1. 1-

    Temperature gradient inside the greenhouse is ignored.

  2. 2-

    Internal air is completely dry and does not have any moisture.

  3. 3-

    Greenhouse is empty.

  4. 4-

    Solar radiation is the same for all the faces of the greenhouse.

In this model the enthalpy changes of the inside air is the outcome of solar radiation, heat exchange with the inlet air, heat exchange with environment through polyethylene cover and finally heat exchange with the LHTES system [16]:
$$ {\displaystyle \begin{array}{l}{Vc}_{pg}\rho \frac{dT_G}{dt}=\sum \limits_{n=1}^5{A}_n{\tau}_G{\gamma}_G{S}_n-{A}_G{U}_G\left({T}_G-{T}_E\right)\\ {}\kern5.25em -{m}_{ACH}{c}_{pg}\left({T}_G-{T}_E\right)-{m}_{LHTES}{c}_{pg}\left(T\left(0,t\right)-T\left(L,t\right)\right)\end{array}} $$
To obtain the temperature changes of the inside air, Eqs. (3), (12) and (16) must be solved simultaneously. To this end, the outlet air temperature of the LHTES system (T(L, t), t = (k − 1)Δt) is set equal to the inside air temperature of the greenhouse (\( {T}_G^{k-1} \)), then by considering solar radiation, heat exchange with inlet air, heat exchange with environment through polyethylene cover, and heat exchange with the LHTES system, \( {T}_G^k \) is obtained. At the end by putting\( {T}_G^k=T\left(0,k\Delta t\right) \), Eq. (16) changes to:
$$ {Vc}_{pg}\rho \frac{dT_G}{dt}=\sum \limits_{n=1}^5{A}_n{\tau}_G{\gamma}_G{S}_n-{A}_G{U}_G\left({T}_G-{T}_E\right)-{m}_{ACH}{c}_{pg}\left({T}_G-{T}_E\right)-{m}_{LHTES}{c}_{pg}\left({T}_G^k-{T}_G^{k-1}\right) $$
Chronological sequence, we know all temperatures for (k-1) temporal points, so by using backward difference in Eq. (17), required temperatures for (k) temporal points can be calculated:
$$ {\displaystyle \begin{array}{l}{T}_G^k=\frac{Vc_{pg}\rho +{m}_{LHTES}{c}_{pg}\Delta t}{Vc_{pg}\rho +{A}_G{U}_G\Delta t+{m}_{ACH}{c}_{pg}\Delta t+{m}_{LHTES}{c}_{pg}\Delta t}\times {T}_G^{k-1}\\ {}\kern2em +\frac{A_G{U}_G\Delta t+{m}_{ACH}{c}_{pg}\Delta t}{Vc_{pg}\rho +{A}_G{U}_G\Delta t+{m}_{ACH}{c}_{pg}\Delta t+{m}_{LHTES}{c}_{pg}\Delta t}\times {T}_E^{k-1}\\ {}\kern2em +\frac{\Delta t\sum \limits_{n=1}^5{A}_n{\tau}_G{\gamma}_G{S}_n}{Vc_{pg}\rho +{A}_G{U}_G\Delta t+{m}_{ACH}{c}_{pg}\Delta t+{m}_{LHTES}{c}_{pg}\Delta t}\end{array}} $$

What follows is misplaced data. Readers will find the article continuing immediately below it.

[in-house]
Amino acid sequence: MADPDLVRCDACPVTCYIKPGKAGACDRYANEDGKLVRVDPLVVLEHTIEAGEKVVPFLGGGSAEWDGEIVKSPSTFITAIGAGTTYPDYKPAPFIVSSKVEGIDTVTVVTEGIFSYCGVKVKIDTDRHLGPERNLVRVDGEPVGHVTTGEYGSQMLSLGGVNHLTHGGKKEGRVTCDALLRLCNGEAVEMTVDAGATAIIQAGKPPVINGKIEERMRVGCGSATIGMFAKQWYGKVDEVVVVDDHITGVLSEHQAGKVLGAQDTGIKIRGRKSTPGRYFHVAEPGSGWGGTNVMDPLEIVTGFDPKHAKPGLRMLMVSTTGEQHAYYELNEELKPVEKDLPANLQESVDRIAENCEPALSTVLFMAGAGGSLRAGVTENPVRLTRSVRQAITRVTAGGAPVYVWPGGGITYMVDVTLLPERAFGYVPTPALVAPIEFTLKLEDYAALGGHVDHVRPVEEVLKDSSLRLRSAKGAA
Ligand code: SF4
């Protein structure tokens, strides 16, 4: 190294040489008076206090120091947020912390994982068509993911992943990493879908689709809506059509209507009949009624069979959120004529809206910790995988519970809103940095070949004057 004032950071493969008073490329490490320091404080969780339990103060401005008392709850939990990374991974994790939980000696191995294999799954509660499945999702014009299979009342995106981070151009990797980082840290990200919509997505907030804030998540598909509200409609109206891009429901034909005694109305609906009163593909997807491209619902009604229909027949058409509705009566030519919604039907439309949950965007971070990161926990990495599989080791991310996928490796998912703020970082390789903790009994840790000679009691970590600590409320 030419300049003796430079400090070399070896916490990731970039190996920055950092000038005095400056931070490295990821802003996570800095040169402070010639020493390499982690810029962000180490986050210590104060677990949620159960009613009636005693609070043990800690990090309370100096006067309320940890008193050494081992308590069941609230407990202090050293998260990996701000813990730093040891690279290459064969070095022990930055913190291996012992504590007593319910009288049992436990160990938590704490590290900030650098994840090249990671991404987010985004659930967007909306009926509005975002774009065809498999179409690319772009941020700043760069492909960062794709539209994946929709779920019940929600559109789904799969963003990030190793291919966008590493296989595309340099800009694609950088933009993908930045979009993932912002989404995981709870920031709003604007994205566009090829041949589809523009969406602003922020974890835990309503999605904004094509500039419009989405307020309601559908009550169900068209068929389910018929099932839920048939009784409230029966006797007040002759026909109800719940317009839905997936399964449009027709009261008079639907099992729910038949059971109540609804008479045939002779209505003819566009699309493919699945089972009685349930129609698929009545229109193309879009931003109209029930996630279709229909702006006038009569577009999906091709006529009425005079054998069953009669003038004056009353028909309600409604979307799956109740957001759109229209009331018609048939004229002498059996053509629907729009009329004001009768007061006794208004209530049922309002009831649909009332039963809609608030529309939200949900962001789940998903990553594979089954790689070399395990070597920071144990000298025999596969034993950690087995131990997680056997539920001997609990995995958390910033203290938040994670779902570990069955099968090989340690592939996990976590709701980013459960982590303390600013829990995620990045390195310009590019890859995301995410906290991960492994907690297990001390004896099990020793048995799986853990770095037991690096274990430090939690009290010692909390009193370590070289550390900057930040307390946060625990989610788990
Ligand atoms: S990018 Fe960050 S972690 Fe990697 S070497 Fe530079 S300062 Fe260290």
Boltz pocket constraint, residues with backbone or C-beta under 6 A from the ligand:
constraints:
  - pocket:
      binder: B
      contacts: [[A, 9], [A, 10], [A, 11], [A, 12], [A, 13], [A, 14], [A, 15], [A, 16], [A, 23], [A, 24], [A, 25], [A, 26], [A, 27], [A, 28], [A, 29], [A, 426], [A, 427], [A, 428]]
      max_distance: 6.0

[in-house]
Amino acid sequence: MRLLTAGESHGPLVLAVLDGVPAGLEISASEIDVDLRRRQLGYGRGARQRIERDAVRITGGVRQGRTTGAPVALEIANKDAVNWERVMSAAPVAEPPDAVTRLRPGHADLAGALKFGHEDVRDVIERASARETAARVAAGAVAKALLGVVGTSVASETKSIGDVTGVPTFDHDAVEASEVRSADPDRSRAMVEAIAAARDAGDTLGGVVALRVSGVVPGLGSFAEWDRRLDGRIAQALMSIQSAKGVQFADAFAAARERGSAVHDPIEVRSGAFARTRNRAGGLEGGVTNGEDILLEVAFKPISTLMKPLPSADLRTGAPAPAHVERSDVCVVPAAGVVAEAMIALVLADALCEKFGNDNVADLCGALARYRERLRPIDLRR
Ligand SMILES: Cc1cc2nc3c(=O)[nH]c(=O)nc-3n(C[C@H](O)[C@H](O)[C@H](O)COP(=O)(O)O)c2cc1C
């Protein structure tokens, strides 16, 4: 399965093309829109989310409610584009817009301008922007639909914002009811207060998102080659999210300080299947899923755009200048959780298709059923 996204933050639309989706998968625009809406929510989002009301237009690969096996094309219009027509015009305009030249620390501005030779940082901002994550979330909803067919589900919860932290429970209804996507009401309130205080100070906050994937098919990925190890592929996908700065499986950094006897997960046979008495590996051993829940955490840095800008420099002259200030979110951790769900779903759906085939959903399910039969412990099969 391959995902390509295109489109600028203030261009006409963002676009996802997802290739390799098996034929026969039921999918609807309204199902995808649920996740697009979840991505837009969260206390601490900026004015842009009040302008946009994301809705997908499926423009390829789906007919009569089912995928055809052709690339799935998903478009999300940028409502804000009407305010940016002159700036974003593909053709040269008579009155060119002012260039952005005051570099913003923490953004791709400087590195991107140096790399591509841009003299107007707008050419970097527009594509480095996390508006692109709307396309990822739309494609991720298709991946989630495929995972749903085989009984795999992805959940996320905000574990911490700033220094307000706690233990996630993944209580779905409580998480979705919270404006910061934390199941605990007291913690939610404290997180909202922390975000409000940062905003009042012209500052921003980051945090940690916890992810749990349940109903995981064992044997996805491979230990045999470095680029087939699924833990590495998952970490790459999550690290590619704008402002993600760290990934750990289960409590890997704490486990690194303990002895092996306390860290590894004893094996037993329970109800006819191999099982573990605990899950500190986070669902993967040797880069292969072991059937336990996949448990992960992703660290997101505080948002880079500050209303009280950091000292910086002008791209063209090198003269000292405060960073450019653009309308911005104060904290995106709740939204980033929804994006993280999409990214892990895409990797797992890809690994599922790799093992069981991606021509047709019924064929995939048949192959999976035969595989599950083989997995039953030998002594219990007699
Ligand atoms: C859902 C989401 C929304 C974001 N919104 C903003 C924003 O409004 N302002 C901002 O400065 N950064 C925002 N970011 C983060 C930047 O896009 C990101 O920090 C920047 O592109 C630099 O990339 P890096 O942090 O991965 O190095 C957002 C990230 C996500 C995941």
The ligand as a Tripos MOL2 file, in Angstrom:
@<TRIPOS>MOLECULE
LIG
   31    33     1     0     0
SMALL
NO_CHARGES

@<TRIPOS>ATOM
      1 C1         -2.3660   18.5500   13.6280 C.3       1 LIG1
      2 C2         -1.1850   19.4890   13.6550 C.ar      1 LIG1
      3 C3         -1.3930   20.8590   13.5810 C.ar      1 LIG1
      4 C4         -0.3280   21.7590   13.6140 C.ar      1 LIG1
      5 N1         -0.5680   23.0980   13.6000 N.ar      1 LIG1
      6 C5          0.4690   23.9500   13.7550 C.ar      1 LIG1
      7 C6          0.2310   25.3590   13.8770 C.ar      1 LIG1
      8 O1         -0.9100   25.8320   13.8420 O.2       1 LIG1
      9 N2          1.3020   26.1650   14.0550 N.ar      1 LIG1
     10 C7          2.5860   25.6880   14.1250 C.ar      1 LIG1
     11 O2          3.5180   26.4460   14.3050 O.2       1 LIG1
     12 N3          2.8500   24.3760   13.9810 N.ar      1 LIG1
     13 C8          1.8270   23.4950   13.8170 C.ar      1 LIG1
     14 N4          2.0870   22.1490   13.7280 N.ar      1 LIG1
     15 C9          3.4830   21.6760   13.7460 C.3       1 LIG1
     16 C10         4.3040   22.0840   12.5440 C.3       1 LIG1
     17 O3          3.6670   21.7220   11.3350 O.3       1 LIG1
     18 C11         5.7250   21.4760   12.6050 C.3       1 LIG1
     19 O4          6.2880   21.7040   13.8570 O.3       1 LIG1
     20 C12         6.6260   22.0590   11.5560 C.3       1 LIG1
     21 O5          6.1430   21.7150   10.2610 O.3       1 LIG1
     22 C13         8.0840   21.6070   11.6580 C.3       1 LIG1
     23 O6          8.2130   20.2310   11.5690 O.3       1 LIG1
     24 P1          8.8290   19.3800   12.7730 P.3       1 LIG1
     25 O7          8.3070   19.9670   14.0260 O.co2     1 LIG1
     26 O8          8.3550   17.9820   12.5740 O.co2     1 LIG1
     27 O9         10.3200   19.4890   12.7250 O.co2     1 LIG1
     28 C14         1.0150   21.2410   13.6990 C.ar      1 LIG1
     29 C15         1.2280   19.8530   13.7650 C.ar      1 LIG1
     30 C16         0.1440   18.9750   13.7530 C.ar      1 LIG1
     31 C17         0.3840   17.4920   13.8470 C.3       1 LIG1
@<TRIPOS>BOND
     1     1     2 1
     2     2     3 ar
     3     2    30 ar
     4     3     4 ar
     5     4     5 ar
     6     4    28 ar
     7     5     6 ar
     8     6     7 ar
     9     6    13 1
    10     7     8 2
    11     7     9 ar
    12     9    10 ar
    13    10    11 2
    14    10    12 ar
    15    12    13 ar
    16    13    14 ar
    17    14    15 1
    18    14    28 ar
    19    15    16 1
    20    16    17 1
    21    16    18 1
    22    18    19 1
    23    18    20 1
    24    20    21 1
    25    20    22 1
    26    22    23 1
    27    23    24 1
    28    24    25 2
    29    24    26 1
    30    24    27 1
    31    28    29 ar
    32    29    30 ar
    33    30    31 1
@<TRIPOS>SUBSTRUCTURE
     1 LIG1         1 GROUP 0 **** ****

3 Experimental setup

For the experimental analysis, a small-scale prototype regenerator, containing about 200 g of PCM packed in aluminum sheets (Fig. 4) was set up. The schematic diagram of the built LHTES system is shown in Fig. 5. The pouches made of aluminum coated with polyethylene films were embedded in bed parallel to each other with 13 mm gap between them. Because of the circular cross-section of the bed, which is shown in Fig. 6, several PCM containers with different dimensions were made. The specifications and numbers of the flat slabs are reported in the Table 1. The bed container was a PVC tube 85 mm in ID, 5 mm in wall thickness and 300 mm in length. Two K-type thermocouples were affixed to measure the inlet and outlet temperatures. In this prototype PEG1000 was used as the PCM. Fig. 7 depicts the result of the DSC analysis for PEG1000.
Fig. 4

The Aluminum Pouch

Fig. 5

The schematic diagram of the built LHTES system

Fig. 6

Circular cross section of the bed

Table 1

Specifications of the flat slabs

Dimensions of flat slabs [mm]

Mass of the injected PCM in each container [gr]

Numbers of each container

3 × 38 × 210



3 × 53 × 210



3 × 75 × 210



Fig. 7

DSC analysis of PEG1000

4 Results

4.1 Validation of the LHTES models

In order to validate the written correlations for the LHTES, results of two experiments which were performed with the built prototype have been compared with numerical results. These comparisons are shown in Fig. 8. As can be seen there is a good agreement between both theoretical methods and the experimental results. The existing discrepancies are mostly related to the non ideal distribution of PEG1000 in the aluminum pouches, existence of air in the pouches, non ideal insulation of the bed and also non ideal distribution of the air throughout the circular cross section of the bed.
Fig. 8

Comparison between theoretical and experimental results